Businessman Anthony Pellegrino admitted yesterday that although his foray in the cargo airline business may have encountered some turbulence, he is not about to give up on Arctic Circle Air Co., touted as the CNMI's first cargo carrier.
“The business is on the go. We may be delayed a little bit, but not defeated. That's what we informed them [Commonwealth Development Authority] today because as our major investor, we should provide them a status report as a courtesy,” Pellegrino said after a closed-door meeting with the CDA board last Friday.
He said the company is anticipating Arctic Circle aircraft's arrival to the CNMI very soon. Pellegrino said it is scheduled to depart Alaska on Monday and is expected to be on island at least seven days later.
According to Pellegrino, the company completed purchase of Arctic Circle Air Service, Inc. Alaska on Dec. 28, 2011. The Arctic Circle Air owns 100 percent of the outstanding common stock of this 35-year-old Alaskan airline headquartered in Fairbanks, Alaska.
Saipan Tribune learned that CDA was instrumental in providing funding for the airline purchase and stock of Arctic Circle Air Services. Pellegrino said CDA has been supportive in recognizing the needs of the CNMI in transporting goods between islands.
He said economic development can only take place if goods and people can move between the islands conveniently and economically.
“CDA, along with 55 other local investors, came together to make this business a reality. By the end of August, goods can move between the islands daily. Arctic Circle will offer same day service to its customers on Saipan, Tinian, Rota, and Guam,” said Pellegrino, in a statement also issued Friday.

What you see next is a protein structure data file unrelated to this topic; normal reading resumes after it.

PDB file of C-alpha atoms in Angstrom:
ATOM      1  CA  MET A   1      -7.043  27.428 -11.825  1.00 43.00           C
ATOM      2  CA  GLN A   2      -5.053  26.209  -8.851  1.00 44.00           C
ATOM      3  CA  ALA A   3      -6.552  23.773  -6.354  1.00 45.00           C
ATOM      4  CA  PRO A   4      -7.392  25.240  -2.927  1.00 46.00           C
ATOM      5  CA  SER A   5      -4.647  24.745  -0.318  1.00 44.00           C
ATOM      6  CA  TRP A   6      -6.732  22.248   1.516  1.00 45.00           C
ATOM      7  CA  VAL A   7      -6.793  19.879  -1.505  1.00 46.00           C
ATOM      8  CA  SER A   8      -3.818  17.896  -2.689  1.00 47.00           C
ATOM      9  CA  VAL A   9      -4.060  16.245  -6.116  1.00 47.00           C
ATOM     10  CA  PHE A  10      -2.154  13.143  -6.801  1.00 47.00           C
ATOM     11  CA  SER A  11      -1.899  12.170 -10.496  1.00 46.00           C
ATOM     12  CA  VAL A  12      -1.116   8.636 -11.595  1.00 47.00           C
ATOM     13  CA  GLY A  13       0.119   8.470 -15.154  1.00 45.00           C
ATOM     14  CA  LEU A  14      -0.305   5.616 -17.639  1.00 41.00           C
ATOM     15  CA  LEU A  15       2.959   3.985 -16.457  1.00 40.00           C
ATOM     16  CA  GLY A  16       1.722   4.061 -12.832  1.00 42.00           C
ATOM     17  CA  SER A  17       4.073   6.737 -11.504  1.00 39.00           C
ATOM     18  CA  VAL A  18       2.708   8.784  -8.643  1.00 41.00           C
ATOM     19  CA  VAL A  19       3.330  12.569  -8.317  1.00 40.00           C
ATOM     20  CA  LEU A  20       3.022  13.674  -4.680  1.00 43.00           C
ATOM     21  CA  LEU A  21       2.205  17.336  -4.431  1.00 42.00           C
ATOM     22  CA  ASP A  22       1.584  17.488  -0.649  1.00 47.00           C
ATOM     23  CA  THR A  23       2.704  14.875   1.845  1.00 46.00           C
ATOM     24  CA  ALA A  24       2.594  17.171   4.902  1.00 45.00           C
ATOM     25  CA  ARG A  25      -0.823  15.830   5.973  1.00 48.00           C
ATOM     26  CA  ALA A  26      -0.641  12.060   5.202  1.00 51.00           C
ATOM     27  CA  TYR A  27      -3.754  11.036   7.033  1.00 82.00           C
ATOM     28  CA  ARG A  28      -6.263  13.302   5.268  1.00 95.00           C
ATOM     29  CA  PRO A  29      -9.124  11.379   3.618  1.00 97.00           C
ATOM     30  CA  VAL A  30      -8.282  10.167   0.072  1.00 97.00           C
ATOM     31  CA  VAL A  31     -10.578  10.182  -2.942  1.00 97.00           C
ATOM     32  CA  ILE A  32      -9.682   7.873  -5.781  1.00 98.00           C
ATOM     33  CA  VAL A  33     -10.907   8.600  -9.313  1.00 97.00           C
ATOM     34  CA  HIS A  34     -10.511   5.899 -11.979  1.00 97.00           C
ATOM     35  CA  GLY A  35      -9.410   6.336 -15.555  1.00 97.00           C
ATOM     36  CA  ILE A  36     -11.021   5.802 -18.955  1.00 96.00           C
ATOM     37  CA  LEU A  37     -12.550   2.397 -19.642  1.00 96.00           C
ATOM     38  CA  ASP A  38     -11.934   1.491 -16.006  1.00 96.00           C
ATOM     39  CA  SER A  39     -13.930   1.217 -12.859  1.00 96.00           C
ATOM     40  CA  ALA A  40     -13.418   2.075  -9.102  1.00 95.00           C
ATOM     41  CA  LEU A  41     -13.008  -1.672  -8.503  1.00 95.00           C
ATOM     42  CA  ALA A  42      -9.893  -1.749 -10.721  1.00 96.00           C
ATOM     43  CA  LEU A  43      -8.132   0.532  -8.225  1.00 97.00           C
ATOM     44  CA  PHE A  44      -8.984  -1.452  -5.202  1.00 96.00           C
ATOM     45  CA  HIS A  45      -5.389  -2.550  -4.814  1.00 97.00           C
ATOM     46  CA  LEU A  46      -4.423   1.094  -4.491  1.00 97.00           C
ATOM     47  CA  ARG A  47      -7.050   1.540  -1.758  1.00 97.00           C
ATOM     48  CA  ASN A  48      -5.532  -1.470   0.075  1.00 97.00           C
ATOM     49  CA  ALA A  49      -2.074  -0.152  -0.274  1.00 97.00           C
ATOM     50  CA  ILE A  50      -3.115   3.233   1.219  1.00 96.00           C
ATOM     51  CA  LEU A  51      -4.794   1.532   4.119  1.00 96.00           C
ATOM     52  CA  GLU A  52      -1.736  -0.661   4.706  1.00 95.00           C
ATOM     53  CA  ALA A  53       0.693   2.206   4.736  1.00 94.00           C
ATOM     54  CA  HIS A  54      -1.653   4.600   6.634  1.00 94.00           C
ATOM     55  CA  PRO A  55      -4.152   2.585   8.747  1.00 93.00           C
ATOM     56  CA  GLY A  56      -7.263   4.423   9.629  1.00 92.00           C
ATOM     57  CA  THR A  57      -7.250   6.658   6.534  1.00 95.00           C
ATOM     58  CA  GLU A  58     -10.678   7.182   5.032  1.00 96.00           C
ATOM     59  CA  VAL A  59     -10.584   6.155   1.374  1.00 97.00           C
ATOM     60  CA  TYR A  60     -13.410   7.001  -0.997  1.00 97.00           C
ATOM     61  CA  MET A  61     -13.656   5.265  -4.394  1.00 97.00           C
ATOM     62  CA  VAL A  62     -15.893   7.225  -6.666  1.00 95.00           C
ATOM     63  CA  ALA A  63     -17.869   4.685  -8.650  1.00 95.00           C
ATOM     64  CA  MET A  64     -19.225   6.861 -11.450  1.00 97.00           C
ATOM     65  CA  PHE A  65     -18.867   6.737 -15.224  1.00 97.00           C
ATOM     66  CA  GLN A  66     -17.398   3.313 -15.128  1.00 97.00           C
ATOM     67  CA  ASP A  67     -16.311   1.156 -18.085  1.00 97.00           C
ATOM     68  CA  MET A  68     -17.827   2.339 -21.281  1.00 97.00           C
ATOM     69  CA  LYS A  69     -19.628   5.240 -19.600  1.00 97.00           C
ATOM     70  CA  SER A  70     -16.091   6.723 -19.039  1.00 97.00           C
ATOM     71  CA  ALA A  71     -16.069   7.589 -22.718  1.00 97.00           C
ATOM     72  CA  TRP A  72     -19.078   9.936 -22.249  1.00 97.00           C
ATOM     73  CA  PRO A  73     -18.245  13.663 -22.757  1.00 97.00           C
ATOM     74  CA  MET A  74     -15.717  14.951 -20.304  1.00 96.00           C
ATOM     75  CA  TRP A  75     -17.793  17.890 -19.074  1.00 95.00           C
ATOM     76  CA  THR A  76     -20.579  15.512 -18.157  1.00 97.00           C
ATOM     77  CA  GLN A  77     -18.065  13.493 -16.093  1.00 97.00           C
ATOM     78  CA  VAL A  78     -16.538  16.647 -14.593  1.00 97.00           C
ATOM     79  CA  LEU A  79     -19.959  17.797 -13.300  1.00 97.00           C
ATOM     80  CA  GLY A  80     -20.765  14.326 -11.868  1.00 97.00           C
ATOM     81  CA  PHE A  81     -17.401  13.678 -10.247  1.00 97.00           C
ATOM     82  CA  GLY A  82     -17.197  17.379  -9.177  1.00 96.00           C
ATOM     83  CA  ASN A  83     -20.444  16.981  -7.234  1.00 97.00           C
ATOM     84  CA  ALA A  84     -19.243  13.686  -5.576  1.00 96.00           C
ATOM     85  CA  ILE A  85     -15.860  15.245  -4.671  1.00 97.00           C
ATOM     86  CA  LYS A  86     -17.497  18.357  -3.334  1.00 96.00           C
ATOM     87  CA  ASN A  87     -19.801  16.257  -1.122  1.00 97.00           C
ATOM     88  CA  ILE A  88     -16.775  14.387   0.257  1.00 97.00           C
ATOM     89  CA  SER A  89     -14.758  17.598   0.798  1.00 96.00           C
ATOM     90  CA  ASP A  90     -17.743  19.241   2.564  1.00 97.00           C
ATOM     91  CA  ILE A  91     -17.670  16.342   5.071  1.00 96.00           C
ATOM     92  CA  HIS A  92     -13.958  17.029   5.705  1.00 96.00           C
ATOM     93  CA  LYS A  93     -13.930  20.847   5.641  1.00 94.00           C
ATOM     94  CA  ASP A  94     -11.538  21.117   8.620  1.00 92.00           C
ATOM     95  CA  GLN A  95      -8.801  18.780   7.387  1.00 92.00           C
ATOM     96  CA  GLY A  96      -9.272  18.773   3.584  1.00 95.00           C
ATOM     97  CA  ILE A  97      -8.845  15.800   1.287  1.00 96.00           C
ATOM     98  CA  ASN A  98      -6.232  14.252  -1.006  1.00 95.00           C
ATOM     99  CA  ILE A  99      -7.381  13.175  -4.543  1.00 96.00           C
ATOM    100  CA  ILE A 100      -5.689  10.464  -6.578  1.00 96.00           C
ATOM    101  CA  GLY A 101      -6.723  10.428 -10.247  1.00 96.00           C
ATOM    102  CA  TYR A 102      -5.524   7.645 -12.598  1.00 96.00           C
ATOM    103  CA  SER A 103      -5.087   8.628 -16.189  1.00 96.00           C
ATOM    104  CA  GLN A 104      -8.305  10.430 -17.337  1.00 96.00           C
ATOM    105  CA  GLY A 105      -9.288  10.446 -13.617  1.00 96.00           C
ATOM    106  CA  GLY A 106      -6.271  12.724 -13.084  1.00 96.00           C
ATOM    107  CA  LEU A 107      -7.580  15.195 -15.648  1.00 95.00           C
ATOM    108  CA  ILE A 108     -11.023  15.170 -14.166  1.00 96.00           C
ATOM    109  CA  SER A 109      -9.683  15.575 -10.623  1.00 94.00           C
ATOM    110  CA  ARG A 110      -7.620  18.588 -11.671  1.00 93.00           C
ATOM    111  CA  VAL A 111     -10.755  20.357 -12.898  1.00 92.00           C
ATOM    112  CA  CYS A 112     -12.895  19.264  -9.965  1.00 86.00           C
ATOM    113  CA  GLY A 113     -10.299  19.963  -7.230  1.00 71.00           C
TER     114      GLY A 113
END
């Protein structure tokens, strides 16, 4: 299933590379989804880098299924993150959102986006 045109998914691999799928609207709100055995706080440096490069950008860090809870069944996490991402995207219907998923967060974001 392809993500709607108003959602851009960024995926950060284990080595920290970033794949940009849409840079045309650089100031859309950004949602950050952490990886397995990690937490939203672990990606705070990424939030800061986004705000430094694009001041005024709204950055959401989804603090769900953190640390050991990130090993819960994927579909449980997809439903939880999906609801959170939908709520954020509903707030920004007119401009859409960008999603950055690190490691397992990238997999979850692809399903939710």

He explained the reasons for some of the delays in Artic Circle's operations.
“To meet stringent FAA [Federal Aviation Administration] conformity requirements, company contracted with manufacturer of the aircraft to adhere to FAA operating guidelines. It took longer than anticipated to transfer the aircraft. Aircraft delayed in arriving in Alaska by nearly three months,” explained Pellegrino in a statement, adding that mechanical improvements were undertaken in Alaska to prepare for transport to Saipan as well as undertaking required final inspections by FAA.
The Britten-Norman BN-2T aircraft can carry over 2,000 lbs of cargo, or nine passengers for 1,000 miles.
Pellegrino said the company will announce a welcoming party for stockholders, government officials, and customers once the plane arrives on island.